Whilst I passionately defend my right to wear the hijab and urge solidarity on this issue, I think it is a shame that the identity of Muslim women has been reduced to simply the wearing of the hijab – by some Muslims as well as non-Muslims. It would be unfortunate if a Muslim woman was only viewed in terms of whether she wore a hijab – by her brothers and sisters in faith who may not regard her as ‘highly’ if she doesn’t, or non-Muslims who may regard her as less worthy if she does. Ultimately it is about her personal relationship with God, and not anyone else’s business! Whilst we can point out the benefits or otherwise (whichever view you hold on the issue of hijab), coercion or enforcement form either side is not the answer.
Indeed the real crime that is committed against women is when that choice is taken away from them. That’s why I am opposed to the Saudi and Iranian government’s imposition of the veil and that of the Taliban previously. But this is also why I oppose the ban on wearing the hijab. In both cases the woman herself is no longer free to make a choice. In both cases her dignity is violated. And with all the hype around the issue not many people are aware that actually right now the hijab is banned in more countries than it is enforced.
This issue of the right to wear hijab is a crucial one for the ESF. Because racism in general and Islamophobia in particular is central to the whole neo-liberal project, any movement which effectively wants to challenge that project - and the war, racism and poverty it leaves in its wake - has to rest on a solid foundation of anti-racism. It especially has to reach out the hand of solidarity to the Arab and Muslim communities bearing the brunt of racist attack and vilification.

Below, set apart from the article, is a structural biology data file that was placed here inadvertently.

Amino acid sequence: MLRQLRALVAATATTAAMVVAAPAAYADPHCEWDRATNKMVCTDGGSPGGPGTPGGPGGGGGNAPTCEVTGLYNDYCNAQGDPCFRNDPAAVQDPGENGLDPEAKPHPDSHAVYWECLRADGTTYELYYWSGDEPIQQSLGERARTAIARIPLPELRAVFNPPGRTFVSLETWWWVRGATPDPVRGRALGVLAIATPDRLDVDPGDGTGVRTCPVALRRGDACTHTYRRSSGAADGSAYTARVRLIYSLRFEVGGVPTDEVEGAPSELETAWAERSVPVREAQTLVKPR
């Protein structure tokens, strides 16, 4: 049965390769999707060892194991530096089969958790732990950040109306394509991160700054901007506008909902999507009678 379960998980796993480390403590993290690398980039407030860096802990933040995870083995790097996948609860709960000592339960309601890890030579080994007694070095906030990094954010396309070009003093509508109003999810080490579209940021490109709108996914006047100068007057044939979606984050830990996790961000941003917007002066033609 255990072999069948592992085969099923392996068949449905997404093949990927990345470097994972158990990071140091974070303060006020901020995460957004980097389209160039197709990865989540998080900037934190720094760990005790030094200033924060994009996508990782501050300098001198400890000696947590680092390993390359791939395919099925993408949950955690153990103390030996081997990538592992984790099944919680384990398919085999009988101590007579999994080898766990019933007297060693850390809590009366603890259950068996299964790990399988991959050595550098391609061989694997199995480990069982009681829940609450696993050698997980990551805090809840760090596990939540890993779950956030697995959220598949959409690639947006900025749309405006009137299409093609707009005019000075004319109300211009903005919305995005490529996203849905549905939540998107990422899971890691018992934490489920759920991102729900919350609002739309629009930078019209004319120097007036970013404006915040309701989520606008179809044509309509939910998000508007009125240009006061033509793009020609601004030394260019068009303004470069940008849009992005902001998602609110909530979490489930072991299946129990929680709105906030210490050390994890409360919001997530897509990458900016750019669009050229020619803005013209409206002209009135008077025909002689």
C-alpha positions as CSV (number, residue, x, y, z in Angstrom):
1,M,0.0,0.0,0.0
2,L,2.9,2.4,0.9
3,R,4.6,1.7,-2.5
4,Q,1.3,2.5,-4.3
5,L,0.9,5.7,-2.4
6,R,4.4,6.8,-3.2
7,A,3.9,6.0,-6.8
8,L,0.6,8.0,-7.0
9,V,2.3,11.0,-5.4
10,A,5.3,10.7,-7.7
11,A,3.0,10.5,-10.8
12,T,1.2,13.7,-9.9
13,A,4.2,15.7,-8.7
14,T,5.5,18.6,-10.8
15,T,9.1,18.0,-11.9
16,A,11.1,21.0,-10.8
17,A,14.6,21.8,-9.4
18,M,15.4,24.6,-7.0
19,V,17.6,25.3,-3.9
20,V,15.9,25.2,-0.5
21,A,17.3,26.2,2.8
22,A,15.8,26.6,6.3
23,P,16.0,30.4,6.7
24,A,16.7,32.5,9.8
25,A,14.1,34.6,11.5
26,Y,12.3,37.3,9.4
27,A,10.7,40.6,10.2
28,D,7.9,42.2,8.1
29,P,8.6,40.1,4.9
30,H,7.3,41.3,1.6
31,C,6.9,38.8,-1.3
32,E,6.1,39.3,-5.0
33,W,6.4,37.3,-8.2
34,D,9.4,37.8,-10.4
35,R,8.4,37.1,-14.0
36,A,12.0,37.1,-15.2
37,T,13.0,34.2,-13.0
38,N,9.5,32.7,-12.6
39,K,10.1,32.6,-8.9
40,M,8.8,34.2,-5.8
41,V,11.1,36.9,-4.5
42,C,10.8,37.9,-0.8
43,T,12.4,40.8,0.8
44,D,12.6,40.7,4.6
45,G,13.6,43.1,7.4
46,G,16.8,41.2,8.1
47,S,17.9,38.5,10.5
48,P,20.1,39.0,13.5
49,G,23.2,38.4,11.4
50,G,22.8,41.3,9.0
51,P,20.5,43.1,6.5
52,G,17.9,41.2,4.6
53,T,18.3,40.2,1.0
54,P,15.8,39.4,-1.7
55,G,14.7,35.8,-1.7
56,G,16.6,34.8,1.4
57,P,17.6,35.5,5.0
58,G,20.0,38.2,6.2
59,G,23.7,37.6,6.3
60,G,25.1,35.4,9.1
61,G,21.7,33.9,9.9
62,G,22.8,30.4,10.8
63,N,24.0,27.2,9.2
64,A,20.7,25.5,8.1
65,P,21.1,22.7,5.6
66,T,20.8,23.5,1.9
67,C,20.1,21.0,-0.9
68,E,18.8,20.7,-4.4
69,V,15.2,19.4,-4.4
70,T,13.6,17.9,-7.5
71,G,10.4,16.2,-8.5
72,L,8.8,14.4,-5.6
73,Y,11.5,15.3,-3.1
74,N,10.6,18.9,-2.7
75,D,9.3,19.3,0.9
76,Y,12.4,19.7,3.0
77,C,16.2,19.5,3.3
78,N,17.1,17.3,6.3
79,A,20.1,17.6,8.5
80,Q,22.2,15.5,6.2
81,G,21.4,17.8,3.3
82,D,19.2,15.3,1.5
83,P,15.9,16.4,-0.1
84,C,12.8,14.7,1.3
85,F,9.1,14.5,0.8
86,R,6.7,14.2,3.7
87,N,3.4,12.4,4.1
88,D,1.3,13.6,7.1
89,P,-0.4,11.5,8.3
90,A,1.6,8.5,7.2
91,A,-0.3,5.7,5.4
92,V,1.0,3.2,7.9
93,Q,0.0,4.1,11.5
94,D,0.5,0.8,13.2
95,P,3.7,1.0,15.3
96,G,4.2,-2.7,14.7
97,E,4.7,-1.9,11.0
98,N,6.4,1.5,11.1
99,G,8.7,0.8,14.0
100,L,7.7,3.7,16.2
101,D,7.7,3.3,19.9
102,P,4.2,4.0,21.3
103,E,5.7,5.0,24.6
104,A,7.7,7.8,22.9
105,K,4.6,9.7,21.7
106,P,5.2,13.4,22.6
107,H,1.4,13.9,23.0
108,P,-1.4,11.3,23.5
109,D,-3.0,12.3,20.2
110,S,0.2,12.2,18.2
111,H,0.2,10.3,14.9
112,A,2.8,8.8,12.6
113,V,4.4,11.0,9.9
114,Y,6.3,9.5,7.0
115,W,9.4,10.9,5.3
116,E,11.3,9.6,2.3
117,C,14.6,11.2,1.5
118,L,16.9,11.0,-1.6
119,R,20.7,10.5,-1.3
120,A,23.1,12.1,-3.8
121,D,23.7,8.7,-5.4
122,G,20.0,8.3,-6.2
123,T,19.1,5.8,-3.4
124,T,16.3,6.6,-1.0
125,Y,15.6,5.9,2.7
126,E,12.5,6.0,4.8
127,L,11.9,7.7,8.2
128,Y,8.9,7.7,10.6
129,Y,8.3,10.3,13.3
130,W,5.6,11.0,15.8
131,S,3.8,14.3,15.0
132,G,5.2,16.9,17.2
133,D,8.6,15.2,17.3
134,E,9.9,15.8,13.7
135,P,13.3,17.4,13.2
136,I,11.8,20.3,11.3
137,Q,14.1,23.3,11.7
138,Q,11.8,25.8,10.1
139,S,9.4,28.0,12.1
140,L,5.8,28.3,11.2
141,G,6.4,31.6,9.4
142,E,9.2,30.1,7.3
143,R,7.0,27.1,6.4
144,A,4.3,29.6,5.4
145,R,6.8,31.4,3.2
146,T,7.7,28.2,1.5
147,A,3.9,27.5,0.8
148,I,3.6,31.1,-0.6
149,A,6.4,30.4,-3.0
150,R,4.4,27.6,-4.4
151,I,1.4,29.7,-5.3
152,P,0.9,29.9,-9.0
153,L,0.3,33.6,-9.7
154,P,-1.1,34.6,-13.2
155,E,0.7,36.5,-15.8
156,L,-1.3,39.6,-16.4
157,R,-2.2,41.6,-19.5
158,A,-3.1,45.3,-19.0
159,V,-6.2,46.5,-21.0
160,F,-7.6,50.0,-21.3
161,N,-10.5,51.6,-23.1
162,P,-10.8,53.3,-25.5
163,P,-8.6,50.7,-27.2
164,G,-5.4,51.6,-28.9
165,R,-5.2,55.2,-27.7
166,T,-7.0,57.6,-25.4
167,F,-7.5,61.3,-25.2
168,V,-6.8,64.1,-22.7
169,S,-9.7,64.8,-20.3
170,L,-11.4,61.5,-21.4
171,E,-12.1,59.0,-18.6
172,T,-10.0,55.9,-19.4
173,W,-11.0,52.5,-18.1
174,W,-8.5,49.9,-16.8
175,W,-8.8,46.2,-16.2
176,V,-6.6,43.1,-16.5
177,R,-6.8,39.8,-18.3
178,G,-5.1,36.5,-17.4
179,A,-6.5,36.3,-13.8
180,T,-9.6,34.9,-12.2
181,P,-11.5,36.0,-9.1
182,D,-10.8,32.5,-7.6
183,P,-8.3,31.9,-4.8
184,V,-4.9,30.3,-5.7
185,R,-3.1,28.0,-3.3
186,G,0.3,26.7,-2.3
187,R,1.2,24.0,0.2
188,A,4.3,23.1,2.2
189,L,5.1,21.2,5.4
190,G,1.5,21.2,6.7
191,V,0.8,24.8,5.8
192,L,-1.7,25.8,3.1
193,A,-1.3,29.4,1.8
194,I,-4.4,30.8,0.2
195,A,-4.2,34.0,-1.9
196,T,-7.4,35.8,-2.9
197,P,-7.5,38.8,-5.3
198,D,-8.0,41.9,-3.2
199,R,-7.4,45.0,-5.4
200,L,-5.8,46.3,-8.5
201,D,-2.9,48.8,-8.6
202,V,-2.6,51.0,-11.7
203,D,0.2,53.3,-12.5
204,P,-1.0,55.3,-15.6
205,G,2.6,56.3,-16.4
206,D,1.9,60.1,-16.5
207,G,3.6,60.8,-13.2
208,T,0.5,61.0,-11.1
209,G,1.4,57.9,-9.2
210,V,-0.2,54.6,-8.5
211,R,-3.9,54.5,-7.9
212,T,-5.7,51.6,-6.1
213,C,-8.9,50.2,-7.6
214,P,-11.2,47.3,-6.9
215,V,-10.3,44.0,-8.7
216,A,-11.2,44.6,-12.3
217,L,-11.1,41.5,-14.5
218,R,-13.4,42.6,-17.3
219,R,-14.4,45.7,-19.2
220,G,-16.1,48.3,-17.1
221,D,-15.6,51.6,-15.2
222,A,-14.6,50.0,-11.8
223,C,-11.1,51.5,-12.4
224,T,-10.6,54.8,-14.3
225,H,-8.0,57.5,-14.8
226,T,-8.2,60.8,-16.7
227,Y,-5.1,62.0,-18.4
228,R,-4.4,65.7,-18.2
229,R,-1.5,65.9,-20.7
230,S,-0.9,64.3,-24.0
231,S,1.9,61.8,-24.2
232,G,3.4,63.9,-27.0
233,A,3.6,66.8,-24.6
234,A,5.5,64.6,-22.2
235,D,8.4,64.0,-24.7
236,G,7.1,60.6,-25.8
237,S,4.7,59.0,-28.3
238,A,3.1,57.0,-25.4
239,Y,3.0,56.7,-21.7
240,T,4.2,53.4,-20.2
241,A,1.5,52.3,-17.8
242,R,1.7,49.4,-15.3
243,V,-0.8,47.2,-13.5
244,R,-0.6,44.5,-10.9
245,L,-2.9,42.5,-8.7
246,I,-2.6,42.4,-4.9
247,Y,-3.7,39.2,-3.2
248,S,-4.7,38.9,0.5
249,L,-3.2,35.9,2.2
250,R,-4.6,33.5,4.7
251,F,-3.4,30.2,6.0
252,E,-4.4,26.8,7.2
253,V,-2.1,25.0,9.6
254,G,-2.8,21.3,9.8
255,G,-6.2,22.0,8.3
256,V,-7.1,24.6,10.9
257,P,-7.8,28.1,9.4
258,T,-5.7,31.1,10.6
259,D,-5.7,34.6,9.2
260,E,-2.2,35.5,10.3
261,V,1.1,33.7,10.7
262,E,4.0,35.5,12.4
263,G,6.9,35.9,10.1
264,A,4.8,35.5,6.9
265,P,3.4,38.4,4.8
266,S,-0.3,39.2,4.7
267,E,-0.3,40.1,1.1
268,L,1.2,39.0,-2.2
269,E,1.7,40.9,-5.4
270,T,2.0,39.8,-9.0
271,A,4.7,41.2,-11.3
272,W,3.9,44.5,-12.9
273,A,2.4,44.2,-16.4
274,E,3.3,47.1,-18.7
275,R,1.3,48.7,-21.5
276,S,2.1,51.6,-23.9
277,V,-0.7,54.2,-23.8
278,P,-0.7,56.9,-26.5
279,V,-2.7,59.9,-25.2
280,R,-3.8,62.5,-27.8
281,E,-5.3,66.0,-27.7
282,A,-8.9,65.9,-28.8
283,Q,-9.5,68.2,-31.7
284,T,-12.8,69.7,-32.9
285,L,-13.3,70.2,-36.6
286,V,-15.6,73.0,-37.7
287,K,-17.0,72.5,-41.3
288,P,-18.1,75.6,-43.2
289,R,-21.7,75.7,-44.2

I cannot exaggerate how important this kind of solidarity is. It is the antidote to both the current racist neo-liberal onslaught and the threat of extremism and fundamentalism. By focusing on what we have in common and fighting oppression – whether from inside or outside of our communities – we have a powerful alliance. The wonderful world-wide demonstrations on February 15th when millions across the world united together against the world gave us a glimpse of what another world would be like –a world united against war and oppression - but diverse in its colour, race, cultures and faiths.